opinionBy Jemal Oumar
Nouakchott — Muslim leaders from across Africa are speaking out against the misunderstanding of Islamic law by Mali extremists.
Ulema from across the African continent are questioning the legitimacy of acts committed in the name of Sharia by Islamists and terrorists in northern Mali.
"Abuses and atrocities that have been and continue to be committed under the pretext of the application of Sharia law are absolutely not founded," Malian religious leaders said Friday (February 8th) in Bamako.
Their joint statement followed a 14-point declaration issued in late January by the African Union of Ulema and directed at Mali's warring sides.
The union called on countries in the region to establish a common defence force to maintain security and to find solutions to their problems.
The body also condemned "all acts contrary to the principles of Islam, including the wartime attack on the civilian population or places of worship, hostage-taking - regardless of nationality or religion - and attacks on innocent victims".
The same week as the ulema released their statement, religious leaders, scholars and government officials from 15 African countries met in Mauritania to discuss the war in neighbouring Mali.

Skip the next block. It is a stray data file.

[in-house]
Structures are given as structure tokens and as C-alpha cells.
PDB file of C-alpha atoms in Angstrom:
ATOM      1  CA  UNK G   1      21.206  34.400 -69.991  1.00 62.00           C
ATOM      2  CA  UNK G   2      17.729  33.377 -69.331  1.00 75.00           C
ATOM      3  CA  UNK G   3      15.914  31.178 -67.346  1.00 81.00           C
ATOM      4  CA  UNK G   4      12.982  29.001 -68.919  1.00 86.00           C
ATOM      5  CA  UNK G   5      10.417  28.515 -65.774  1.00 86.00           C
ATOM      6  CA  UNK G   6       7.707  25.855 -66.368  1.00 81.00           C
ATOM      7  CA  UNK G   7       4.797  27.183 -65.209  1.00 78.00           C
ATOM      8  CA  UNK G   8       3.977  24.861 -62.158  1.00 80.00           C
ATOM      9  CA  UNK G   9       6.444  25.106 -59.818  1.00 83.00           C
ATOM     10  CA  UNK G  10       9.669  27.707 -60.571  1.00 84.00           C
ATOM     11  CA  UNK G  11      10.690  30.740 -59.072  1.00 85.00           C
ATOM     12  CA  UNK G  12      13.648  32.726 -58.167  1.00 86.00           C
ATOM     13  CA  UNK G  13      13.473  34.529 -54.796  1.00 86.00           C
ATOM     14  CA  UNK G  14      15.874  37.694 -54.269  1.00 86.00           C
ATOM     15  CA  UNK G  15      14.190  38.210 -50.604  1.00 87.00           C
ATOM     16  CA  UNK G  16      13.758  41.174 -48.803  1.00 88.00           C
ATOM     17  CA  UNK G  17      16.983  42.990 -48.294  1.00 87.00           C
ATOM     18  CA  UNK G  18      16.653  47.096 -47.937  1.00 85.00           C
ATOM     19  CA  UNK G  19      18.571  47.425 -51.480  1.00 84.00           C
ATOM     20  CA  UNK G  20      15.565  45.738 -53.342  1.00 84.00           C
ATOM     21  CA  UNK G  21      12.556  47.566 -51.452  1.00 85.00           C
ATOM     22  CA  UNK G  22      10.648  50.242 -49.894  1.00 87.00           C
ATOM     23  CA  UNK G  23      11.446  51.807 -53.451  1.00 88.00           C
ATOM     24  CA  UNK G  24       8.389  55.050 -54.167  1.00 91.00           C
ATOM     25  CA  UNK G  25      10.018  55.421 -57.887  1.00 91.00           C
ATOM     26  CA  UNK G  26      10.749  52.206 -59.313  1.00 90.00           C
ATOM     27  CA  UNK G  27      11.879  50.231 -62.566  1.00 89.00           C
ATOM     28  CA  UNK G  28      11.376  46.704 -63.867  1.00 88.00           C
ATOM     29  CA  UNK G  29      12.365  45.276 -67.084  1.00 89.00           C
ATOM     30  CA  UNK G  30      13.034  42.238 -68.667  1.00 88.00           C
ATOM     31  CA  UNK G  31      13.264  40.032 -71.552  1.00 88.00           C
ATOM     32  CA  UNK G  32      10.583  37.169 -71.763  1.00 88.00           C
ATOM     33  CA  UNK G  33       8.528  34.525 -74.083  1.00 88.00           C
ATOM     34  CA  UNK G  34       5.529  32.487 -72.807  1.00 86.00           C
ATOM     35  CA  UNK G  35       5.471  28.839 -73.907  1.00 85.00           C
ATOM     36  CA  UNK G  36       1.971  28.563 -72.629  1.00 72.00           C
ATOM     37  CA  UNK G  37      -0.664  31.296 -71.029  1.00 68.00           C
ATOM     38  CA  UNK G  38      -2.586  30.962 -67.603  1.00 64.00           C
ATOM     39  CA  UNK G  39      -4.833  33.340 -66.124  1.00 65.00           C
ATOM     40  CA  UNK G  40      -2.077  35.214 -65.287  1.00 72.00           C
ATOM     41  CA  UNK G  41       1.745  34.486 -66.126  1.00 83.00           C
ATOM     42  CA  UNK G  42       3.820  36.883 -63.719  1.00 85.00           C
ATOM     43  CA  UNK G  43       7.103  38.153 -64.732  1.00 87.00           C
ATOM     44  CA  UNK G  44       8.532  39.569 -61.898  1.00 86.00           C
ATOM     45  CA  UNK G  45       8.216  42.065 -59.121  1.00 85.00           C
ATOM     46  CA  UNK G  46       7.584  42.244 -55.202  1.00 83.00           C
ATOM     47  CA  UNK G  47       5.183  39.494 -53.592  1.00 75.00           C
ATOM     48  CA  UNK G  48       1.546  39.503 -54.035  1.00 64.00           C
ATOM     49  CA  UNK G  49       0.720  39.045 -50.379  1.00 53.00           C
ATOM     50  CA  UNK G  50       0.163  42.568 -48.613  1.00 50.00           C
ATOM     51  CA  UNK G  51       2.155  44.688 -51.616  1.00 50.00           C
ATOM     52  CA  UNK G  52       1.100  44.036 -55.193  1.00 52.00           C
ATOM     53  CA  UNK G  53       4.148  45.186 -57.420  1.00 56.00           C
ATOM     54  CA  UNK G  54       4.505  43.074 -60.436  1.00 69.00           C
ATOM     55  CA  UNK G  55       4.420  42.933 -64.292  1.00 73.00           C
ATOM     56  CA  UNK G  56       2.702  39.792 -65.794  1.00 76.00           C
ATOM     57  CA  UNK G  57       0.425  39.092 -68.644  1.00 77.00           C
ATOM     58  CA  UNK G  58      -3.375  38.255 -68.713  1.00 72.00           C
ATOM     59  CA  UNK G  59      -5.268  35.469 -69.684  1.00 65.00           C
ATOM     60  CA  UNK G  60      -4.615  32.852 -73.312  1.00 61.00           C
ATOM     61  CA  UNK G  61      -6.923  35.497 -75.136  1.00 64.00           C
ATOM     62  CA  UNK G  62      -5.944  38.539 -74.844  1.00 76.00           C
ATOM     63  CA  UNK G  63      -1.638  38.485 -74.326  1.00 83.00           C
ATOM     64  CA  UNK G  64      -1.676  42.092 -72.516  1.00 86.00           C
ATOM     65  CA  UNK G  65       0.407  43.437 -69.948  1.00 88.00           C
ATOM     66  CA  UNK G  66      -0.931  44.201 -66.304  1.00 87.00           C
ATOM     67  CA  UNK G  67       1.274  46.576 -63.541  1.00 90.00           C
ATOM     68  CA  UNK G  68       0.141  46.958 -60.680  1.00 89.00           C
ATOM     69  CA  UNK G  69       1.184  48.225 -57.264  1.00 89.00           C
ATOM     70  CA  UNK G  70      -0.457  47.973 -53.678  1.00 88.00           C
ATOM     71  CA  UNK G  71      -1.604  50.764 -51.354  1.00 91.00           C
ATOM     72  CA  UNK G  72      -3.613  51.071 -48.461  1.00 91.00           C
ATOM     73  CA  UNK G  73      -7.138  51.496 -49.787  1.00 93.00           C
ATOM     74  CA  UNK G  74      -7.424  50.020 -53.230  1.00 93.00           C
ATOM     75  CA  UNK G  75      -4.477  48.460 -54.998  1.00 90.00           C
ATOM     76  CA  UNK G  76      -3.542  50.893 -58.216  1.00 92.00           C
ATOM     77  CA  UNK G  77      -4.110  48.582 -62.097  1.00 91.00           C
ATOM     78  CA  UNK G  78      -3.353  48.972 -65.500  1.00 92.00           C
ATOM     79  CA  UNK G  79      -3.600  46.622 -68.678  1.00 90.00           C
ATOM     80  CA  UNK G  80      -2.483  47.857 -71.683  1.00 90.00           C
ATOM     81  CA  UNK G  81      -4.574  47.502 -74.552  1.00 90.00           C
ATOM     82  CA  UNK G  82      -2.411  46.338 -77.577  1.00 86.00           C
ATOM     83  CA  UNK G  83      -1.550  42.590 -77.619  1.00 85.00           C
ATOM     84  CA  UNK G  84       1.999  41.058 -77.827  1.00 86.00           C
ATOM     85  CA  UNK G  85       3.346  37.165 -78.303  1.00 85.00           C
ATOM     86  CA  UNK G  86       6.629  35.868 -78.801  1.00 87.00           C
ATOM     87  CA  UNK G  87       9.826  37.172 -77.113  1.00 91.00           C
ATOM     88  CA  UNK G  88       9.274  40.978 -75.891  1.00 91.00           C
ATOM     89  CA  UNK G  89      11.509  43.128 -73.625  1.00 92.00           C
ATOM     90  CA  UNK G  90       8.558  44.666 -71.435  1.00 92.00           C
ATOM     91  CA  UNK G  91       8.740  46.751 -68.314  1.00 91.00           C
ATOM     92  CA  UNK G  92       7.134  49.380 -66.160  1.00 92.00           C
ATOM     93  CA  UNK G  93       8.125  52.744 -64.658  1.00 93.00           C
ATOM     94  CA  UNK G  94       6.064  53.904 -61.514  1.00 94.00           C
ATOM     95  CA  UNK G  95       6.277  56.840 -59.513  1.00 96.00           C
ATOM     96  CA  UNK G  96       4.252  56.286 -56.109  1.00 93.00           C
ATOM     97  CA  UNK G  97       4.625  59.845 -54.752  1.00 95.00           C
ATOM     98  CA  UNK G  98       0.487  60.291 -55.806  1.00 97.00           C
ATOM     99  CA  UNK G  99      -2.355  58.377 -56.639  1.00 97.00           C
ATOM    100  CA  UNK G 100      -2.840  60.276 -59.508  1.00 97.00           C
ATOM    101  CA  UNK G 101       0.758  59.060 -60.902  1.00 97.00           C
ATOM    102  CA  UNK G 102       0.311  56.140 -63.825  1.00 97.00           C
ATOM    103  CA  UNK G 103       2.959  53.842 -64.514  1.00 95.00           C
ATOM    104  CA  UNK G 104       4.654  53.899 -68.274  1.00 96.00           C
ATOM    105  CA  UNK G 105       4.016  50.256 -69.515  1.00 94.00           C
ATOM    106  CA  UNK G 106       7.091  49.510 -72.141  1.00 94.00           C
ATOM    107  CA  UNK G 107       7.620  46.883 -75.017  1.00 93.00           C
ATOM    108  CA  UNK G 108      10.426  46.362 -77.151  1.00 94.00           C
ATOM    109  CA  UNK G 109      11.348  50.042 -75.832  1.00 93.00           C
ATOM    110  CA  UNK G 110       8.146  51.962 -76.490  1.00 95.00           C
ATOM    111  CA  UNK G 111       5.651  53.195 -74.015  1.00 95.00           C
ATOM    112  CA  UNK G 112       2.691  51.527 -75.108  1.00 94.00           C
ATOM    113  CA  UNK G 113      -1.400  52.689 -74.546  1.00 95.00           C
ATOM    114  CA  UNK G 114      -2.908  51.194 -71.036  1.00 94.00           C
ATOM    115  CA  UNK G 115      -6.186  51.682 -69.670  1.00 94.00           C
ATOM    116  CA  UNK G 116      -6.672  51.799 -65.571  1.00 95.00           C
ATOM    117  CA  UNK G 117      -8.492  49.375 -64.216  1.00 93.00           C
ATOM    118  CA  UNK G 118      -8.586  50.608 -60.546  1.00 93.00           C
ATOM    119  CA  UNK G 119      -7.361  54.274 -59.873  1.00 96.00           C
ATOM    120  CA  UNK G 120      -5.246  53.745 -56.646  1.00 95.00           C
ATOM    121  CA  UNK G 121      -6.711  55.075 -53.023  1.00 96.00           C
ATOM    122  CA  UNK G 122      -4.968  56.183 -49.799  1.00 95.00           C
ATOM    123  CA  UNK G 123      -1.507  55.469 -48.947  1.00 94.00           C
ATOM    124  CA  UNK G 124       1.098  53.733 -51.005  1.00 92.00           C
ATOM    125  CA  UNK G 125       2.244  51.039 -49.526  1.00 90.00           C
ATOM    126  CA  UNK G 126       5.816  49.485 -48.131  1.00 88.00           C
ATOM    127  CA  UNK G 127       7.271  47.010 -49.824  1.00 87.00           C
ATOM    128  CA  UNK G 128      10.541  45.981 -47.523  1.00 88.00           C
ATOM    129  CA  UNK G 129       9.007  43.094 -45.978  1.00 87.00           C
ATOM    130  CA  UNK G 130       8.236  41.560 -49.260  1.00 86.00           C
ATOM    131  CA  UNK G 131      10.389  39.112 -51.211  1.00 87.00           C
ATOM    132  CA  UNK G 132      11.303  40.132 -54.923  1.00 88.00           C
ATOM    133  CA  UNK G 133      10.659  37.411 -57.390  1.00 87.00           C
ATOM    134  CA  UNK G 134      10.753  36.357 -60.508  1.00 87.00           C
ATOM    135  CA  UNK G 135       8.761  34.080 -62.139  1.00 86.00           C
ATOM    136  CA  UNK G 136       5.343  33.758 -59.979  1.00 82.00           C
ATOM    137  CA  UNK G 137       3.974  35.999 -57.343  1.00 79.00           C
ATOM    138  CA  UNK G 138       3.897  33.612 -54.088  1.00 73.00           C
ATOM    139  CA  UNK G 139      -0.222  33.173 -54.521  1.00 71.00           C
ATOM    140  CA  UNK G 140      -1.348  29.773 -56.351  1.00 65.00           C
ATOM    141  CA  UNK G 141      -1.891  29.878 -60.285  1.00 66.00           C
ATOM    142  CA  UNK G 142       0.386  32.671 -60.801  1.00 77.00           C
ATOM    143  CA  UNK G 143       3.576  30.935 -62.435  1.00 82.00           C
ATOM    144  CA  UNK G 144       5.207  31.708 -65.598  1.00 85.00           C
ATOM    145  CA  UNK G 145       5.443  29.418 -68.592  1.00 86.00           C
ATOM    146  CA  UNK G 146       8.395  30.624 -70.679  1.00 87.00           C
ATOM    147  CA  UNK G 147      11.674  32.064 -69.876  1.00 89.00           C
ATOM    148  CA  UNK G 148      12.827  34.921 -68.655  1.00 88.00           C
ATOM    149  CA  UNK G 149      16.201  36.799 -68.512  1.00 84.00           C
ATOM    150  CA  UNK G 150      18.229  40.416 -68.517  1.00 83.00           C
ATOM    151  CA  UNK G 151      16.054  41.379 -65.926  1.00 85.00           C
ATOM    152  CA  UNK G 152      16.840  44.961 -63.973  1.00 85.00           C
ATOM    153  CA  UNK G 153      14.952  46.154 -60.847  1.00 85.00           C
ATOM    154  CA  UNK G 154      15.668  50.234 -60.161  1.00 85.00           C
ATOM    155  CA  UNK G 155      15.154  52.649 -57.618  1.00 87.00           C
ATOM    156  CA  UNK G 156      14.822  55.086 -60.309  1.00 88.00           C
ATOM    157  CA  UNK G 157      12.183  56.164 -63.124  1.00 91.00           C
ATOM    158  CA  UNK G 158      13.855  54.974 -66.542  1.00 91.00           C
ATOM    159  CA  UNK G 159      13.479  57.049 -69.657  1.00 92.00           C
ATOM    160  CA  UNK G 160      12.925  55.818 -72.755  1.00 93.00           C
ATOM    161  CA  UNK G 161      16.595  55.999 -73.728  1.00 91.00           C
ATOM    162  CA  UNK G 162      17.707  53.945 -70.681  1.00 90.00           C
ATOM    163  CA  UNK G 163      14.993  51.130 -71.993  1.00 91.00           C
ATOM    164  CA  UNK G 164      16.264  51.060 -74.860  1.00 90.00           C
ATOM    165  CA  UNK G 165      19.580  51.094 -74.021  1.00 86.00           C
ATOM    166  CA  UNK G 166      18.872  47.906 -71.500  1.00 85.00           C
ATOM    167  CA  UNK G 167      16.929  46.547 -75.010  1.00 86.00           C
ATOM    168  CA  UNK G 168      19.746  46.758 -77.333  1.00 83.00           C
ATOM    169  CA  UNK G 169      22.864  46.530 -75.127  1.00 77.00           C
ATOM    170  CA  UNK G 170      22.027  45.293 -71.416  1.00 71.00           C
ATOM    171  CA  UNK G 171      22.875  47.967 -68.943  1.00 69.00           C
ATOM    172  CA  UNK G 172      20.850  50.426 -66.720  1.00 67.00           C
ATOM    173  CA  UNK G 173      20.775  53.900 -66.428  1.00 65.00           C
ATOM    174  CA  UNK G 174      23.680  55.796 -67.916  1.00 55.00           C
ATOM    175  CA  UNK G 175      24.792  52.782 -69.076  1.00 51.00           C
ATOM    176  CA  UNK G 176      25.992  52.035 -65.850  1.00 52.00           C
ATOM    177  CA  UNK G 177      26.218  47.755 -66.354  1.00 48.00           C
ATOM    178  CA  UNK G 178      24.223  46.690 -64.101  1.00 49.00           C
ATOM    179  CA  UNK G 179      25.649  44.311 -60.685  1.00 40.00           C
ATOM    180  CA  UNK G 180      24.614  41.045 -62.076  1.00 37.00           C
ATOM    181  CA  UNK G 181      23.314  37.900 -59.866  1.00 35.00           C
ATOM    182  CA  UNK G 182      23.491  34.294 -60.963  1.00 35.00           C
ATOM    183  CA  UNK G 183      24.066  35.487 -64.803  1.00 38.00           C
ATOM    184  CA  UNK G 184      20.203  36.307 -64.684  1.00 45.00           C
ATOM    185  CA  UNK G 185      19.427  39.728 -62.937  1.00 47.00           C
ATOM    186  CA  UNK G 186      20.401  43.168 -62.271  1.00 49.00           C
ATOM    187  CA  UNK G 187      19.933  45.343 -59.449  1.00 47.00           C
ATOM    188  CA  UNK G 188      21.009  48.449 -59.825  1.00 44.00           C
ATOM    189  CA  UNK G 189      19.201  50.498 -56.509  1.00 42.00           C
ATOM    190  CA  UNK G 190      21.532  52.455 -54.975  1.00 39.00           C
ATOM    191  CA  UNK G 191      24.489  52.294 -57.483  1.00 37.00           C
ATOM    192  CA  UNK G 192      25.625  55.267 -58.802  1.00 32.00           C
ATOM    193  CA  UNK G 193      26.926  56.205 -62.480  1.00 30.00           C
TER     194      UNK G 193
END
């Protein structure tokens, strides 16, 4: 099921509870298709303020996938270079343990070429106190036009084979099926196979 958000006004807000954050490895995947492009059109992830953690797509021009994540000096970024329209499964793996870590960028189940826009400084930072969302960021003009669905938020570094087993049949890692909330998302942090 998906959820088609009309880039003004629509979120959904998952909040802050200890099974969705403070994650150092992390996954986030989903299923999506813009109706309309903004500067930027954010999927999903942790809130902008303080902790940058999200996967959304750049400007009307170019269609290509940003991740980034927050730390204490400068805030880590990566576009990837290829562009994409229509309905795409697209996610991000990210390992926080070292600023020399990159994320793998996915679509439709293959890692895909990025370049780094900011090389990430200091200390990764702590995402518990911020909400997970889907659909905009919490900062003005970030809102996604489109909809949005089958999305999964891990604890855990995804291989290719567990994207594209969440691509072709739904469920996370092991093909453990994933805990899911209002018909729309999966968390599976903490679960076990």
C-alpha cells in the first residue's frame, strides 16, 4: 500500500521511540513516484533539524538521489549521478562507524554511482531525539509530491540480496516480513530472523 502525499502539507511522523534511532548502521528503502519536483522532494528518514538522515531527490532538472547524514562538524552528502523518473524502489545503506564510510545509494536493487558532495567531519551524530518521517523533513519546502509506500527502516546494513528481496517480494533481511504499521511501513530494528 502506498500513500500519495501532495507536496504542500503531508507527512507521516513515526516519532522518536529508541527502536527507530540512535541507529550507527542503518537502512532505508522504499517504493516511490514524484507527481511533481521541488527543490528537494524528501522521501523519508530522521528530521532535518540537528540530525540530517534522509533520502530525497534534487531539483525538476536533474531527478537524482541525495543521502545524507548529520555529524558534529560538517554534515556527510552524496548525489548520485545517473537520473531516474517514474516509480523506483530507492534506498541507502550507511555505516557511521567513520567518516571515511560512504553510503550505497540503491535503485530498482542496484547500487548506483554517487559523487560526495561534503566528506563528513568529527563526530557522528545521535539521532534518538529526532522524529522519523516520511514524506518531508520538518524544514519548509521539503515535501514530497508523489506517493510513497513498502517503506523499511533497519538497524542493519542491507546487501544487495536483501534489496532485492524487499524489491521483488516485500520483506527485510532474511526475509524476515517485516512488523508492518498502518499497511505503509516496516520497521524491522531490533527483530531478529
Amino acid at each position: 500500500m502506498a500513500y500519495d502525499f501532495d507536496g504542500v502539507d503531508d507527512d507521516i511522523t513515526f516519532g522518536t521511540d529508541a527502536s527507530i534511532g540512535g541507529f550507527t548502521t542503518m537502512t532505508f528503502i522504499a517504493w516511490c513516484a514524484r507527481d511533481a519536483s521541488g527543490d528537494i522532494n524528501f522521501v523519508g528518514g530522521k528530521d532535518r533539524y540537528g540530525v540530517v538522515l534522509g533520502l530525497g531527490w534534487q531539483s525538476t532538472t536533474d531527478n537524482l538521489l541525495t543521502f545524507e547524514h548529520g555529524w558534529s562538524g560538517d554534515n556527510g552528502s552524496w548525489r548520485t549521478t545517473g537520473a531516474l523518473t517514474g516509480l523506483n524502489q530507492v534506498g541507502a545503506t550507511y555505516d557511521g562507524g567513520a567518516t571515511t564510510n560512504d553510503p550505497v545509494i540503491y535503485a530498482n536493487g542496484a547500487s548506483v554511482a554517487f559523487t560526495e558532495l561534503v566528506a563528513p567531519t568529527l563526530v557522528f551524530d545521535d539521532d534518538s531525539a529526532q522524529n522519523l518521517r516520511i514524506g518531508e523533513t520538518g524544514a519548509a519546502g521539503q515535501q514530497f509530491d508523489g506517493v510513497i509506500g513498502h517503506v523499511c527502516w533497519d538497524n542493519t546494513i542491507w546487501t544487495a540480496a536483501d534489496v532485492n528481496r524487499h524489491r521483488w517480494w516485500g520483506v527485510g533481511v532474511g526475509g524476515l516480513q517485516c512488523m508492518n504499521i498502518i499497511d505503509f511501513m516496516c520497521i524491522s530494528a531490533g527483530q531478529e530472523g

The 25th International Islamic Scientific Symposium in Nouakchott called on ulema to play a more dynamic role as peacemakers working to counter extremism and the radicalisation of young people's minds.
The January 20th - 23rd summit focused on the theme of activating "ulema to stop the shedding of blood and to promote the values of peace".
The event also addressed the war in northern Mali and the spread of extremist ideology.
"The risk of deviation of youth heading towards extremism and fanaticism is what made us focus in this seminar on guiding young people," said Sheikh Mohammed Hafiz al-Nahwi, who organized the event.
He said that new programmes directed at secondary school students would focus on moderation, centrism and rejection of extremism and violence.
"We support the efforts of the Islamic Council of Mali for dialogue; we sought this even before the war surprised us," said Sheikh Mohammed Hassan Ould Daddou, head of the Centre for the Training of Ulema.
Mahmoud Dicko, president of Mali's High Islamic Council, also spoke out in support of the Mali military action.
"The intervention of French troops in support of the army in its fight against armed Islamic groups is not an attack on Islam," he said.